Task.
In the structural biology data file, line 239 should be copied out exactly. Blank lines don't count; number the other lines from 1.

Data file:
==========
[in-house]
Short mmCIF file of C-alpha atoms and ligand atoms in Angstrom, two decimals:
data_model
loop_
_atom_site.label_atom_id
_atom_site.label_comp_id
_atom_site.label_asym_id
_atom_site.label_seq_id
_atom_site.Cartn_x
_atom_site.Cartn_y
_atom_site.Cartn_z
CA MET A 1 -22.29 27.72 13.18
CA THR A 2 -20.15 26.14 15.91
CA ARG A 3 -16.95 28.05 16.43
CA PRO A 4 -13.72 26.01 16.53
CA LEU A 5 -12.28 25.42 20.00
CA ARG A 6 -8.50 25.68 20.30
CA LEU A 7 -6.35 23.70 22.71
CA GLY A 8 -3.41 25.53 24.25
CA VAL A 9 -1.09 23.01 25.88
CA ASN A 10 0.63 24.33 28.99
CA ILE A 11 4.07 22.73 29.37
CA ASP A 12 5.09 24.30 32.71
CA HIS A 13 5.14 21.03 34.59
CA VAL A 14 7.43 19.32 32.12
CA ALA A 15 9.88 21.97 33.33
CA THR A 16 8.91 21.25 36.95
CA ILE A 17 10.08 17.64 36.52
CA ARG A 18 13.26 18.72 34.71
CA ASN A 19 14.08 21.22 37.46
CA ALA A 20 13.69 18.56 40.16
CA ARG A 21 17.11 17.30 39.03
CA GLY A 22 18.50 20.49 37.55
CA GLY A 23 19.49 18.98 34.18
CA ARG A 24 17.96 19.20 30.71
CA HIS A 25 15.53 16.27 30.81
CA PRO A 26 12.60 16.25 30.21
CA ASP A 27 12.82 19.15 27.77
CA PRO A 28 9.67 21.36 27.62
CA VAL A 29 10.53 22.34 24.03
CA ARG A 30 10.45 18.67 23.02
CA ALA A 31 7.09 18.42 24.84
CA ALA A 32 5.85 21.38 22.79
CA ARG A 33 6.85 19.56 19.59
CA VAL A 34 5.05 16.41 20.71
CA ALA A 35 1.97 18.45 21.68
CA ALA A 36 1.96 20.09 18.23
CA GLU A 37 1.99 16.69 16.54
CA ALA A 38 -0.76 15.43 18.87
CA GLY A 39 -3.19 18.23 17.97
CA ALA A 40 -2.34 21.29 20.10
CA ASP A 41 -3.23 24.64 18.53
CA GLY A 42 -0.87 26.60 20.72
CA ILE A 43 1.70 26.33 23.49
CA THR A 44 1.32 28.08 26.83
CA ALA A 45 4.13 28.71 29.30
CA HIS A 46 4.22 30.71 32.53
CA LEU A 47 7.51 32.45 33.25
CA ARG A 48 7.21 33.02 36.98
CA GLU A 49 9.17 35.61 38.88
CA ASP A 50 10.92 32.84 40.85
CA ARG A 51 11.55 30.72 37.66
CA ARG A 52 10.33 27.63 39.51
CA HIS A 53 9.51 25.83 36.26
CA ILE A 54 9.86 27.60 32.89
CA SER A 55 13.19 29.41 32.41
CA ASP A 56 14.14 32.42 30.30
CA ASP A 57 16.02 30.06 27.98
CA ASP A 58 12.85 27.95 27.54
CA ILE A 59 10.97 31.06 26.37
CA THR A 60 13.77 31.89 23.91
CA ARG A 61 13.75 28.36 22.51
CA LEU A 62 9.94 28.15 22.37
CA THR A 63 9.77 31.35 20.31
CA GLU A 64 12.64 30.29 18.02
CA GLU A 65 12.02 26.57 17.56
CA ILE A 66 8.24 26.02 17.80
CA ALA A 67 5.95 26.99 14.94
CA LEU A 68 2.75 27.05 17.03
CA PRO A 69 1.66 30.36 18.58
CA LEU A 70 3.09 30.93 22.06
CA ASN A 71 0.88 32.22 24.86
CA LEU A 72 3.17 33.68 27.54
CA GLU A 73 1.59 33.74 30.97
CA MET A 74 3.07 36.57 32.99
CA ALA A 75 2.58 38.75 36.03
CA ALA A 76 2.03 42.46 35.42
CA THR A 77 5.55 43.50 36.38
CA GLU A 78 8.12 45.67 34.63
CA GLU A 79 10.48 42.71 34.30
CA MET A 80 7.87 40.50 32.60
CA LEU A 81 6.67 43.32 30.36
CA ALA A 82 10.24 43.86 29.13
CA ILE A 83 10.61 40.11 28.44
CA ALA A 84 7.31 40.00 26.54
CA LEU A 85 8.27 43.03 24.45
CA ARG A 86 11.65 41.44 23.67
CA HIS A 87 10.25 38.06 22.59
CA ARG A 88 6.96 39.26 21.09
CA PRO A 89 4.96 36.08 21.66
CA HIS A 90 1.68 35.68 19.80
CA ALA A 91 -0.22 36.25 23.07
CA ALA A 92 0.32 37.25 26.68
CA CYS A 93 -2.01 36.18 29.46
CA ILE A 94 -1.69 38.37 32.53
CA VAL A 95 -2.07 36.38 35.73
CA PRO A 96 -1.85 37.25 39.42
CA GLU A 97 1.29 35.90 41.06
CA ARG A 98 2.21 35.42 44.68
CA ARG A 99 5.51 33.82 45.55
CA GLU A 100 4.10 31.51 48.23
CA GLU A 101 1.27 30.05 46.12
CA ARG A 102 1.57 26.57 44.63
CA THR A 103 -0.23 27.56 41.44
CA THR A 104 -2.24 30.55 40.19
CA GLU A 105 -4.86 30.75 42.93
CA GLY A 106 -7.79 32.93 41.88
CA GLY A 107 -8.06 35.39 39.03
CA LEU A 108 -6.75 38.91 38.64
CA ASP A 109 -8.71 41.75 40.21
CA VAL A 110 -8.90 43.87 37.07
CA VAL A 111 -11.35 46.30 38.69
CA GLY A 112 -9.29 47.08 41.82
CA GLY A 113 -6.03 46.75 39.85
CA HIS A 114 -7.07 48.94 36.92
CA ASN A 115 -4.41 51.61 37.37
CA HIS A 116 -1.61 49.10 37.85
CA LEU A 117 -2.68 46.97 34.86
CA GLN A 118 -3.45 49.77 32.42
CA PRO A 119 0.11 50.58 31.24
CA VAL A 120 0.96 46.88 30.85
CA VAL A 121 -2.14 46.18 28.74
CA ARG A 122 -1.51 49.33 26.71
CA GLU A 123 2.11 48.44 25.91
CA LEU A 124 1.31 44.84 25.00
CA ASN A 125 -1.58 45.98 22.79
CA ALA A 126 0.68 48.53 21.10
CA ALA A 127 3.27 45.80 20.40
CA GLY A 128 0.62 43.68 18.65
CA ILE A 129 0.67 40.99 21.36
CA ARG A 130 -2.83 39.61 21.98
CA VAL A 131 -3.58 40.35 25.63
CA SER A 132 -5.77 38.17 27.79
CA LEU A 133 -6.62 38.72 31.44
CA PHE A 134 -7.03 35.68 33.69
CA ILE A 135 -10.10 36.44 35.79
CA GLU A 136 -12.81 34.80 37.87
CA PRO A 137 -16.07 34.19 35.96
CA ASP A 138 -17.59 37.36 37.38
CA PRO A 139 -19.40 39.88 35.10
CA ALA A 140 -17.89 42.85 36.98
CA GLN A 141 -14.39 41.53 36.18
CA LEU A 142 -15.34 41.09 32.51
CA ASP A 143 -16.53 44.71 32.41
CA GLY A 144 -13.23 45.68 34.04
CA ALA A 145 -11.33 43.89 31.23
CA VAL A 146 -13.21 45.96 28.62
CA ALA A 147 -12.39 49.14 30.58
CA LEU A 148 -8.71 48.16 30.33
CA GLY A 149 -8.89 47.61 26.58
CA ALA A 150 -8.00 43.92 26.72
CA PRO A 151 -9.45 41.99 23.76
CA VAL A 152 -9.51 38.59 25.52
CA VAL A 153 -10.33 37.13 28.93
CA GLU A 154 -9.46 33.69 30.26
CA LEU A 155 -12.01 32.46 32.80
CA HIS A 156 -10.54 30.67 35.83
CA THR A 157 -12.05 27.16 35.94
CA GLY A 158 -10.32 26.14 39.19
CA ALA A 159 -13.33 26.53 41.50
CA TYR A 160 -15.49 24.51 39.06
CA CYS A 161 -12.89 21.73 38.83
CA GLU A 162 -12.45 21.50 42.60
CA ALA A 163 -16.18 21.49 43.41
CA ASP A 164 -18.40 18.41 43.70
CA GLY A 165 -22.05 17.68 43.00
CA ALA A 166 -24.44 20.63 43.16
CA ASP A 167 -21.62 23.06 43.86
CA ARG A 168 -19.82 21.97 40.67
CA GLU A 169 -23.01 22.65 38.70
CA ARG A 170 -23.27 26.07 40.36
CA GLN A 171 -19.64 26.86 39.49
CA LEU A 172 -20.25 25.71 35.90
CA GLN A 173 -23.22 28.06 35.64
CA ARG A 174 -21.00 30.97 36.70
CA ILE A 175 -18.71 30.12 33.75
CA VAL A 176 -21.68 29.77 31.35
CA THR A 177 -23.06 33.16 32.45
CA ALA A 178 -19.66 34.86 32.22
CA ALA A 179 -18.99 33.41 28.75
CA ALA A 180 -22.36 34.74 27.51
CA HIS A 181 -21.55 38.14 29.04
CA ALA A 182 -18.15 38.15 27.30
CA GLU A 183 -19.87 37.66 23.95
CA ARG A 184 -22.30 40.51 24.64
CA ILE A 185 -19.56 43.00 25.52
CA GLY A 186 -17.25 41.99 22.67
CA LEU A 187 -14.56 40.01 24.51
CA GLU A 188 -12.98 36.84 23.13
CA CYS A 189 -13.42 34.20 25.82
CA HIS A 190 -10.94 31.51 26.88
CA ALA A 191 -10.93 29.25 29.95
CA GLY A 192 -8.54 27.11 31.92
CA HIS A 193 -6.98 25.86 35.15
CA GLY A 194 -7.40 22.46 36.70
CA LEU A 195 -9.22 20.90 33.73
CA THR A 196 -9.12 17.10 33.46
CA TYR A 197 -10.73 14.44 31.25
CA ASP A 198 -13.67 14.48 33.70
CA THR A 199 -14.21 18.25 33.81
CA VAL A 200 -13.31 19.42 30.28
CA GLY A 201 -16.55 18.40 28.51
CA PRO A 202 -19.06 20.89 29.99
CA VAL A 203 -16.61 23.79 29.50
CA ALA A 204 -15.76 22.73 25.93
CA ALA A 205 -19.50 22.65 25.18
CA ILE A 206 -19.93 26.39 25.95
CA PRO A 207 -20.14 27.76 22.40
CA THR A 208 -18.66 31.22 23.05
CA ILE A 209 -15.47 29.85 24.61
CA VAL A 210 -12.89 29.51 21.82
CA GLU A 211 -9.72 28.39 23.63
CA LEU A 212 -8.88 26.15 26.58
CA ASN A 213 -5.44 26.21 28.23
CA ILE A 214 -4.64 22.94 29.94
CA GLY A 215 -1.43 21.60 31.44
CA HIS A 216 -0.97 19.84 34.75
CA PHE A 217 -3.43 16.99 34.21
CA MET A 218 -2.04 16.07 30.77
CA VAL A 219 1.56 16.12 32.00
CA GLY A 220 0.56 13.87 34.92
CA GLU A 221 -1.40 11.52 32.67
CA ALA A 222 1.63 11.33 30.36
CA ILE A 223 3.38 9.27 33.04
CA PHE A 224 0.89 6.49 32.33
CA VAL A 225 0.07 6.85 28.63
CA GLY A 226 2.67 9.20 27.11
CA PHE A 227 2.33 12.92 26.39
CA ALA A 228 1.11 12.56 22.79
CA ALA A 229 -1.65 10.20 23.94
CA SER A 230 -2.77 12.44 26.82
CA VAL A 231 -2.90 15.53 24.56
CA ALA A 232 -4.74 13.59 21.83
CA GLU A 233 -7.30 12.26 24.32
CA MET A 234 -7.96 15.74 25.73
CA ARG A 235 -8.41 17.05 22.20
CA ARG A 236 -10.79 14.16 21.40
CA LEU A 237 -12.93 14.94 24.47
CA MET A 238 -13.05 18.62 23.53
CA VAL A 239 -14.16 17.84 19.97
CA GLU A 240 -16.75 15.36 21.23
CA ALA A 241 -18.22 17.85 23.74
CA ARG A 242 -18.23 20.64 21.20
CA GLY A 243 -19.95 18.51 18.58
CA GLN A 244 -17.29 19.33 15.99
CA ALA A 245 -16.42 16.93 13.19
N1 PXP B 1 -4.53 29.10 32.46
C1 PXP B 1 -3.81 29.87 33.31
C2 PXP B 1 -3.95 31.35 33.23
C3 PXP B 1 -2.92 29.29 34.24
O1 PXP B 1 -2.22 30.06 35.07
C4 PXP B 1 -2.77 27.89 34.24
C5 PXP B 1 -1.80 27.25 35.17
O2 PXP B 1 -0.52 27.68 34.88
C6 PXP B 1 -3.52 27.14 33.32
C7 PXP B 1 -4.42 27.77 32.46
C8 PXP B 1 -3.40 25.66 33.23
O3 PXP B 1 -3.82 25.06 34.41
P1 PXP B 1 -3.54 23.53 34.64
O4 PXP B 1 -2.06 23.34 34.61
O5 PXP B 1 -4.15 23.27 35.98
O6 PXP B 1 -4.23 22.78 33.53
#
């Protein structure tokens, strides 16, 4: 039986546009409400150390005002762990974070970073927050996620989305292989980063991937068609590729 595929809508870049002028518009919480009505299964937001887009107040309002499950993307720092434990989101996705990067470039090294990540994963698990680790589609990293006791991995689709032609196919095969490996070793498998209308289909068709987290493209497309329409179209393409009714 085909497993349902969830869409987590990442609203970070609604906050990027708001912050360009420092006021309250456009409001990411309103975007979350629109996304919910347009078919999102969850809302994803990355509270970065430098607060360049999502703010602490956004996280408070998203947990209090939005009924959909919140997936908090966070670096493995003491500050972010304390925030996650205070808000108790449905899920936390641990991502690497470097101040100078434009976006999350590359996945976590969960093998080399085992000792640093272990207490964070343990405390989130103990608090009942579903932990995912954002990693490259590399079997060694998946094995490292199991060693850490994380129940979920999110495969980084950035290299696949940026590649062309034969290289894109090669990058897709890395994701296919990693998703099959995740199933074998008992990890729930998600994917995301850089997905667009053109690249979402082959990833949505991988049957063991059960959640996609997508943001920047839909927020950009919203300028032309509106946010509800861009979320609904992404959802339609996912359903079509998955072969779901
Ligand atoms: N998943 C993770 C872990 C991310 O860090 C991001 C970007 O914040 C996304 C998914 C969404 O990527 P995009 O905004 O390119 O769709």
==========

CA ALA A 228 1.11 12.56 22.79